Ph.D., M.A., Economics, Harvard University
B.A., Applied Mathematics, Economics, UC Berkeley
Financial Intermediation, Banking, Empirical Corporate Finance
The Ties That Bind: Bank Relationships and Small Business Lending, Journal of Financial Intermediation, forthcoming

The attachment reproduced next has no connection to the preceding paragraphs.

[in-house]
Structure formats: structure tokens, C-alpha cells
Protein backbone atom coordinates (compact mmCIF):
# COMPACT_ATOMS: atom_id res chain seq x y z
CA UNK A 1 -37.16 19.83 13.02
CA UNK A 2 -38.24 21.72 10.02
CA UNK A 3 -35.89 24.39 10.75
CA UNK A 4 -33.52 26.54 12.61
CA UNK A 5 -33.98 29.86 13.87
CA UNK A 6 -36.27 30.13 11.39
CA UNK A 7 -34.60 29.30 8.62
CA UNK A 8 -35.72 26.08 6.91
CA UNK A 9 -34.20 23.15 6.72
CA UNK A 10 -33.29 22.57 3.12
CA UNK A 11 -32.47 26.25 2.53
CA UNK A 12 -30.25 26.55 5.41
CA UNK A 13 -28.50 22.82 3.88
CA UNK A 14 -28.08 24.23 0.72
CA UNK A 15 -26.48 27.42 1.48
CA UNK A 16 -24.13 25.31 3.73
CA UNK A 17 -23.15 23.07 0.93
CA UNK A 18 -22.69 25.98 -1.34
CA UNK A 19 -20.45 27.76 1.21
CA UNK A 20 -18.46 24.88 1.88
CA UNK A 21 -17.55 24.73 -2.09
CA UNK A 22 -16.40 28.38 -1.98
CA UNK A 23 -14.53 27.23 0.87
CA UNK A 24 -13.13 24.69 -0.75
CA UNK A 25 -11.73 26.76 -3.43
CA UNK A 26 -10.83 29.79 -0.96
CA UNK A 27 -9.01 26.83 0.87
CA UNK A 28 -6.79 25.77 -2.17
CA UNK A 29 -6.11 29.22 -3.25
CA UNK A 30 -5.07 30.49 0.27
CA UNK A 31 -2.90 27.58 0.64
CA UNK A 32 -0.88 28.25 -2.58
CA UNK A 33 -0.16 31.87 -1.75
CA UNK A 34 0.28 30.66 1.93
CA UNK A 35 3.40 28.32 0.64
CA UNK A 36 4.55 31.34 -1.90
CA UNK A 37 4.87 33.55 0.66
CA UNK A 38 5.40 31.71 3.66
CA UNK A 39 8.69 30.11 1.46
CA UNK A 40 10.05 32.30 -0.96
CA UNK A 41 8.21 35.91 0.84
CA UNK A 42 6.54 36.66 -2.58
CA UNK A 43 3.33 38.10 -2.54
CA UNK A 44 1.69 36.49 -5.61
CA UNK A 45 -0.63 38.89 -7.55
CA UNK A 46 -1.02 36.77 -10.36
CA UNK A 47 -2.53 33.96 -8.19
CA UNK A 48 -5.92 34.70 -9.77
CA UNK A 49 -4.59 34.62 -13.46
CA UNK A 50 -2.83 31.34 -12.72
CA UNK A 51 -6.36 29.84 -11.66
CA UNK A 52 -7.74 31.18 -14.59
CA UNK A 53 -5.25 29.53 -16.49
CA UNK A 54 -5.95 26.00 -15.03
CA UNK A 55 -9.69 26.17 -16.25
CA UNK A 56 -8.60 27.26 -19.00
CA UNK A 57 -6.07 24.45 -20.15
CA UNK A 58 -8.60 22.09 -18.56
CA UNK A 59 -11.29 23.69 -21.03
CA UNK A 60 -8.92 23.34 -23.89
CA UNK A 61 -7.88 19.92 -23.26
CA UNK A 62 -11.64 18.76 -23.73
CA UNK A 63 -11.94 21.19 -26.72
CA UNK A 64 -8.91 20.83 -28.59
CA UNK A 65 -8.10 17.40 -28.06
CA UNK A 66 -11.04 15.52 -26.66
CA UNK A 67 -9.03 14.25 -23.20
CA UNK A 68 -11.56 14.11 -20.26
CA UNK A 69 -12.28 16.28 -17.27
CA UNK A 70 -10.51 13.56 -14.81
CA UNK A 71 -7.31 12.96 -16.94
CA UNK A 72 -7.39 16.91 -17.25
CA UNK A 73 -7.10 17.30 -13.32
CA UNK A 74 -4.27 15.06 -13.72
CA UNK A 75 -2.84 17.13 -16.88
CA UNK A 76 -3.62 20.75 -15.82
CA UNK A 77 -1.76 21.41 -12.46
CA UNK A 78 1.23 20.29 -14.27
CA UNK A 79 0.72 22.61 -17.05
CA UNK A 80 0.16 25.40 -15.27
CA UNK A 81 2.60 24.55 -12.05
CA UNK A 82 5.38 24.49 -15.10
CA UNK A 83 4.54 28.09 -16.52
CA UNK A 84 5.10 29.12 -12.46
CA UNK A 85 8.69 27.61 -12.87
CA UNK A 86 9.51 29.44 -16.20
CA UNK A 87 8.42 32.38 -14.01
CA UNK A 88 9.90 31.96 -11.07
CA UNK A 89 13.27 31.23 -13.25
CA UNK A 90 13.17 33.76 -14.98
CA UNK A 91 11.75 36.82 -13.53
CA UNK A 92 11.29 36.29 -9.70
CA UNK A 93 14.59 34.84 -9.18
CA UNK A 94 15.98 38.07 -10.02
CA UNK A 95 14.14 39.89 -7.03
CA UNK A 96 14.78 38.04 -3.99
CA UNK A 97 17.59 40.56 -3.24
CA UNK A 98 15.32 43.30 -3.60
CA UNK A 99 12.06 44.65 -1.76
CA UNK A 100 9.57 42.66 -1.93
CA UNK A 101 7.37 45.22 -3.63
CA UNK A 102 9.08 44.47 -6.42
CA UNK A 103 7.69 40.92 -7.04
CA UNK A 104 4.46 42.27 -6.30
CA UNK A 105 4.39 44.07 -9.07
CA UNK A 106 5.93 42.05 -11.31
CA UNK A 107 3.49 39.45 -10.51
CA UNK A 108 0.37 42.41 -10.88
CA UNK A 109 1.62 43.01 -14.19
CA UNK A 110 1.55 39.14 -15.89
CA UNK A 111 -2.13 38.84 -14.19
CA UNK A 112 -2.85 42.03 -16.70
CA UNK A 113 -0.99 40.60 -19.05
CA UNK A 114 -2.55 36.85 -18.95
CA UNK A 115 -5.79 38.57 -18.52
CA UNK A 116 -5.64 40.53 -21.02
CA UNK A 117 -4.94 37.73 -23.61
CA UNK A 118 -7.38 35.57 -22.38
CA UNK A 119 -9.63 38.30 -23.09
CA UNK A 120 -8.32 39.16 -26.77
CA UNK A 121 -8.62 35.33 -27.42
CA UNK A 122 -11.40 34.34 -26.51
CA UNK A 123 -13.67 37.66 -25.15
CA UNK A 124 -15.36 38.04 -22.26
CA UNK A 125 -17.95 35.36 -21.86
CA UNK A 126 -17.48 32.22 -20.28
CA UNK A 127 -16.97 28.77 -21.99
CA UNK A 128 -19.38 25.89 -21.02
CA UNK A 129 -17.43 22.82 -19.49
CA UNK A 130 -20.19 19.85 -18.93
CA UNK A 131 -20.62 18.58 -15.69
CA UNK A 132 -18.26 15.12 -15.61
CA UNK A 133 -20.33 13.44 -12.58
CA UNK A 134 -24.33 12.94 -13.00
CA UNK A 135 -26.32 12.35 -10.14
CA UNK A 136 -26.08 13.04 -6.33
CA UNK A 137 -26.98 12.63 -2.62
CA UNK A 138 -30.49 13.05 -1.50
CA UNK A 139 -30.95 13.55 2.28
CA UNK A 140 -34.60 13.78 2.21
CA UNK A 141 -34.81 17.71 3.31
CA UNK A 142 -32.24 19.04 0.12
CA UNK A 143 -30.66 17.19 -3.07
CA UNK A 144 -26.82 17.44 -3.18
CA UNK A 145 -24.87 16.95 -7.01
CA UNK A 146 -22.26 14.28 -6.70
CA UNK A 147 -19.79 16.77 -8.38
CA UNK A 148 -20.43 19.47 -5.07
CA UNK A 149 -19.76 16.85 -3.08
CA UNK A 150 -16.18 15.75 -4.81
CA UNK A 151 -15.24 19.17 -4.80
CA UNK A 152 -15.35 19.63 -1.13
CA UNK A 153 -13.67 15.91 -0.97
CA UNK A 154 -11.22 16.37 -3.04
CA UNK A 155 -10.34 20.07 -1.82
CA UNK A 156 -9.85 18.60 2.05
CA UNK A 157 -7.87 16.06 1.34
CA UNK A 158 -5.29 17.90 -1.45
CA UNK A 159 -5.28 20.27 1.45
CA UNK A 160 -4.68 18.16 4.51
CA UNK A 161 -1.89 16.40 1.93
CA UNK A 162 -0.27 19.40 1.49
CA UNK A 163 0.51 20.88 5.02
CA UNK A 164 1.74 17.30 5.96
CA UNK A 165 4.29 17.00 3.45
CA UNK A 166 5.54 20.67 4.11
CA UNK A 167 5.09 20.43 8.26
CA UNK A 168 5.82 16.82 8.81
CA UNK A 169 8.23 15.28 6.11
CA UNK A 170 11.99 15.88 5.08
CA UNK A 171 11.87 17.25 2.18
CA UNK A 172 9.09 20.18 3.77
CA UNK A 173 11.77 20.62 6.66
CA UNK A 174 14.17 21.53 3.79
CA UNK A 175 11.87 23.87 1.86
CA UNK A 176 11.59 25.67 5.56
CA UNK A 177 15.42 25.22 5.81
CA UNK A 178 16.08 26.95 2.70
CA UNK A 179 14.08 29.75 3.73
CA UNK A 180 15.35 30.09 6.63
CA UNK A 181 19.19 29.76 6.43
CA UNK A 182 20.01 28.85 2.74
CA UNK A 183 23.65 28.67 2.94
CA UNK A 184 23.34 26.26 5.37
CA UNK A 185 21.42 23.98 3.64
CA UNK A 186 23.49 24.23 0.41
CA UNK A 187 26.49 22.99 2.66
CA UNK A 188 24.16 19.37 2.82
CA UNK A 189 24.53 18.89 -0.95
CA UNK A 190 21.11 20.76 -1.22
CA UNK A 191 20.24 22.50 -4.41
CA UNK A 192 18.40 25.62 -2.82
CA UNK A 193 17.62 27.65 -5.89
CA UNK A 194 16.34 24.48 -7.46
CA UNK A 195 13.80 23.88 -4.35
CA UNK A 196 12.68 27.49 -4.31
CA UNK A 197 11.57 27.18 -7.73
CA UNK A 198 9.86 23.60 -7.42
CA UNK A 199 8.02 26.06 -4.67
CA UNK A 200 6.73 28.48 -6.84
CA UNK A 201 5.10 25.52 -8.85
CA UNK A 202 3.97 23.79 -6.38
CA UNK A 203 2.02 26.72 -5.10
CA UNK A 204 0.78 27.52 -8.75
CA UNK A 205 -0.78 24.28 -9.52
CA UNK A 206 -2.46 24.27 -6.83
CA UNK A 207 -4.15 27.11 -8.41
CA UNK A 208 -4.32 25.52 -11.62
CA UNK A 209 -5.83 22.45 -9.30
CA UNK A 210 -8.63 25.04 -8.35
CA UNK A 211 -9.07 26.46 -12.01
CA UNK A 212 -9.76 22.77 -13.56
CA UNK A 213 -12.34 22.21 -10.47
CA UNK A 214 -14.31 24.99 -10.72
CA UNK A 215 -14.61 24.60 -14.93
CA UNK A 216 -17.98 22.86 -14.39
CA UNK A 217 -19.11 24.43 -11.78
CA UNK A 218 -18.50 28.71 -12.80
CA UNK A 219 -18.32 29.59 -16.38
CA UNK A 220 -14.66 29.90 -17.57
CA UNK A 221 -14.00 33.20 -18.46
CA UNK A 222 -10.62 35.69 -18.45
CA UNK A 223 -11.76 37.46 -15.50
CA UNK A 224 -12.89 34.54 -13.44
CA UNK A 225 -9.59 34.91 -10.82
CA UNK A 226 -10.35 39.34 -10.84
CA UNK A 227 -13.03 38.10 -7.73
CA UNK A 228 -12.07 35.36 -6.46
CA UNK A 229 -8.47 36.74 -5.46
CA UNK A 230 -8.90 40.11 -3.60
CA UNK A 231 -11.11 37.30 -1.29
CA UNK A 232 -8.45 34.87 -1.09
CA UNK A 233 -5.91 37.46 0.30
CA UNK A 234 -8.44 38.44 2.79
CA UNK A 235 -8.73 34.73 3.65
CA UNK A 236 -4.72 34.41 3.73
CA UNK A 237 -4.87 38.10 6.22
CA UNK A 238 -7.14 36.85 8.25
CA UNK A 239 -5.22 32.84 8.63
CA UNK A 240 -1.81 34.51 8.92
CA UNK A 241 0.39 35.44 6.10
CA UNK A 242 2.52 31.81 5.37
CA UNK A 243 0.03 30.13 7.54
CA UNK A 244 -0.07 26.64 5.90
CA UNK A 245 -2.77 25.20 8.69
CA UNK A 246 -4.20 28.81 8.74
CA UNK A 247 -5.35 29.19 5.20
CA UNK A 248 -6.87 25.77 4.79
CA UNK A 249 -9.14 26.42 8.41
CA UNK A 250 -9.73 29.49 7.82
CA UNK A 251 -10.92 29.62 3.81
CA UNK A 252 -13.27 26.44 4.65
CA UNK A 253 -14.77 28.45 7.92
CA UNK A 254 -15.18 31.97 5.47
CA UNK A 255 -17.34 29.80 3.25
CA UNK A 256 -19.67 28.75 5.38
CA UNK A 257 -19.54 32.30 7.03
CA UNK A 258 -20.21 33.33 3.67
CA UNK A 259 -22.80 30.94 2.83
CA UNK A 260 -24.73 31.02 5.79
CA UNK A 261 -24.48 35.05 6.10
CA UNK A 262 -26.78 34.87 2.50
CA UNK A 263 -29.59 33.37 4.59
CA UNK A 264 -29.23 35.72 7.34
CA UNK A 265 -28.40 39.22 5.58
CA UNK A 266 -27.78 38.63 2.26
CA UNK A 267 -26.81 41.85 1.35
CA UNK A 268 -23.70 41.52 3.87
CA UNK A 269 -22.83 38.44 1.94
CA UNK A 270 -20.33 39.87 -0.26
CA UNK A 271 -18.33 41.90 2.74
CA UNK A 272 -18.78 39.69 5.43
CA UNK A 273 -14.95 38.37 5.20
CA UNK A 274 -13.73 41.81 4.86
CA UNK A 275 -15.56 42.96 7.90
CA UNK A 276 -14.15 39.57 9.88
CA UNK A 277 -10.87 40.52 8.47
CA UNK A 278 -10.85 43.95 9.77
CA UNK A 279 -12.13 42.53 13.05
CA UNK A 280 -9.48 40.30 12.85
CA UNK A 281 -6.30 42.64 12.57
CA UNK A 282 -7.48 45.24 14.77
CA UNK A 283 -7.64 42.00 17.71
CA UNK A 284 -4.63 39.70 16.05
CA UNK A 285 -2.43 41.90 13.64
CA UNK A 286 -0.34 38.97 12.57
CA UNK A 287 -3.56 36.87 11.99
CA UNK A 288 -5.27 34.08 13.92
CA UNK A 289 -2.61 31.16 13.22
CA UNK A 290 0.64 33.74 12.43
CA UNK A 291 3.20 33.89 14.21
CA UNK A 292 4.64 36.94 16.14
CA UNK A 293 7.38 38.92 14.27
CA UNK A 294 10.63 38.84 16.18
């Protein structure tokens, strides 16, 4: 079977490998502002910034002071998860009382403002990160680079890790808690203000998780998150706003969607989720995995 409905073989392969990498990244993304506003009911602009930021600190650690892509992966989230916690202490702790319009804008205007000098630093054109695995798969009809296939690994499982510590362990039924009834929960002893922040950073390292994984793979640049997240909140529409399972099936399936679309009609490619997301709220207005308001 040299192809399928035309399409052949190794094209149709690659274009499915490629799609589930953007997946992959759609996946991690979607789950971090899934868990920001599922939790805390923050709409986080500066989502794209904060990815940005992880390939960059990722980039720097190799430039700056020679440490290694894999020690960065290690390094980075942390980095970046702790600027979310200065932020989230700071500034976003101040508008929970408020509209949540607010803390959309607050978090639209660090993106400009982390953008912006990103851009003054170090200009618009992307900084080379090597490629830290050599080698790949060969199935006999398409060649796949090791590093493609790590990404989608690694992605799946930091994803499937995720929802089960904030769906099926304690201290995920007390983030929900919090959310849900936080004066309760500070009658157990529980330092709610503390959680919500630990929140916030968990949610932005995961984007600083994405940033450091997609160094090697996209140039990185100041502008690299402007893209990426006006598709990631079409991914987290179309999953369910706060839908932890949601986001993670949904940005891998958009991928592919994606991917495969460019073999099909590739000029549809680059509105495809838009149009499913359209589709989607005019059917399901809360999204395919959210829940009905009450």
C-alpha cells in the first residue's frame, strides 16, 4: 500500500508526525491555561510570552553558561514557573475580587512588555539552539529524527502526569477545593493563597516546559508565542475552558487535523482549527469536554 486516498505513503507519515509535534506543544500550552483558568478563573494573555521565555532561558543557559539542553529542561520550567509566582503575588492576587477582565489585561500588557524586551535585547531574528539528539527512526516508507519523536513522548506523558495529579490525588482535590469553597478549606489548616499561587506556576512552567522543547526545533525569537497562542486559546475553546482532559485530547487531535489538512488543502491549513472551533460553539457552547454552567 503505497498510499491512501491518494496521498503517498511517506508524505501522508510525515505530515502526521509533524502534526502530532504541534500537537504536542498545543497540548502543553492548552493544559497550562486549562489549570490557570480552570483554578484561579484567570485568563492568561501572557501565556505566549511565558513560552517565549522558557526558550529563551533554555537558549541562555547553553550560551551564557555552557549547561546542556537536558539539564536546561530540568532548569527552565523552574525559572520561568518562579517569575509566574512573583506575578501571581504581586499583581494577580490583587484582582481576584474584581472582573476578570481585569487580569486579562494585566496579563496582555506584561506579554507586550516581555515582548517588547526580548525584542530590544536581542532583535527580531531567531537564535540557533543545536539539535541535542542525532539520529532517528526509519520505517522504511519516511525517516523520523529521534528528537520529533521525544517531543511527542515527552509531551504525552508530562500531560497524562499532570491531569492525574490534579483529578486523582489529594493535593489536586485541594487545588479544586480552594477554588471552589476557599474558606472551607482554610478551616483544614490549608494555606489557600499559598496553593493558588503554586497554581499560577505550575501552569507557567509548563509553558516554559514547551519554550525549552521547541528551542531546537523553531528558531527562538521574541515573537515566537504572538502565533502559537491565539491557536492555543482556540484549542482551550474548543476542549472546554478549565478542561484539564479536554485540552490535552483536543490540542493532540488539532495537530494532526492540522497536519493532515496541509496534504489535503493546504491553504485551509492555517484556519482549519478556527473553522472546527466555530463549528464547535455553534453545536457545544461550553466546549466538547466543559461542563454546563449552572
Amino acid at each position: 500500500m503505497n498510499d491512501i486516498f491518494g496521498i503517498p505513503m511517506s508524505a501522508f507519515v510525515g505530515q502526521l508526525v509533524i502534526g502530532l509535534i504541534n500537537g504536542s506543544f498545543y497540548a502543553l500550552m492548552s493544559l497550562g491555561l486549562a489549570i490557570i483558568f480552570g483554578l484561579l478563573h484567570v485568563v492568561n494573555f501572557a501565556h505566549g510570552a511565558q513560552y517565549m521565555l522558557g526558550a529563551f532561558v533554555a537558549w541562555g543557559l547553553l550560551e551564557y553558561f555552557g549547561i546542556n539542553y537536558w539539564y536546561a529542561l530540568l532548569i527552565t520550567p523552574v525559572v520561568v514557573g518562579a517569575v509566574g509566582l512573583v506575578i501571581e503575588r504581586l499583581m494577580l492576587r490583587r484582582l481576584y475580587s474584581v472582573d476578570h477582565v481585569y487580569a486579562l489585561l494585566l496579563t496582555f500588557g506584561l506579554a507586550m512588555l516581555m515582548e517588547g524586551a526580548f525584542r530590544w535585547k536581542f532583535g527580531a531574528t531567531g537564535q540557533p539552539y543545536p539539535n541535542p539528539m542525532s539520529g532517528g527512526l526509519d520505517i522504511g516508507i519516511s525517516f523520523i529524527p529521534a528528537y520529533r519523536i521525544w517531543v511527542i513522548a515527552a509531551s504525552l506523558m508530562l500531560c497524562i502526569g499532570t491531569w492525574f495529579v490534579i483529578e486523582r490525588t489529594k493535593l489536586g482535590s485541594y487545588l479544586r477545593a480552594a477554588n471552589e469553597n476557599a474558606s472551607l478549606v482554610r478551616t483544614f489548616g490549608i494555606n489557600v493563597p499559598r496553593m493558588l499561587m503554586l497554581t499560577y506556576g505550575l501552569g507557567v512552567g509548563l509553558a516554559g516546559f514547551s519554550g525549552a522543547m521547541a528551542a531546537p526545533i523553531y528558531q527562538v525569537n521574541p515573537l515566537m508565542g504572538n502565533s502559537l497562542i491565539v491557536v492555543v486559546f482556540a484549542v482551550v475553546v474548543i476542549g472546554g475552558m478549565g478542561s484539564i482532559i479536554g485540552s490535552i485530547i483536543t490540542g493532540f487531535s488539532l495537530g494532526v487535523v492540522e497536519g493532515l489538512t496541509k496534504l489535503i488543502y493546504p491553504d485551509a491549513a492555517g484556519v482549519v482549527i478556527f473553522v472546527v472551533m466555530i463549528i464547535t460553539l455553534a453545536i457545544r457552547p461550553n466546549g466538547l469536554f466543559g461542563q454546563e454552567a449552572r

Abstract: The importance of bank relationships for small firms’ ability to raise external finance is well-documented, yet the mechanism through which relationships improve access to capital markets has received little empirical attention. This paper uses hand-collected, proprietary data from a mid-sized bank in the United States to identify the channels that strengthen the relationship between a small business and its bank. In contrast to earlier work that focuses on the role of relationships in alleviating information and incentive problems in lending, I find that the source of value in relationship banking is not limited to enhanced monitoring. Exploiting a unique feature of this dataset, I examine two channels of relationship strength that directly measure the stream of non-lending profits generated from (1) the non-credit services cross-sold to the borrower, and (2) the additional bank clients referred by the borrower. I document that non-lending profitability empirically determines the risk-adjusted terms of lending. In models of loan price that already include both the bank’s proprietary risk rating and traditional risk proxies, non-lending profits significantly improve explanatory power and account for up to half of the total explained variation. Conditional on risk profile, a one-standard deviation increase in aggregate non-lending profits lowers the loan interest rate by 32 basis points and increases access to credit by 26 percent.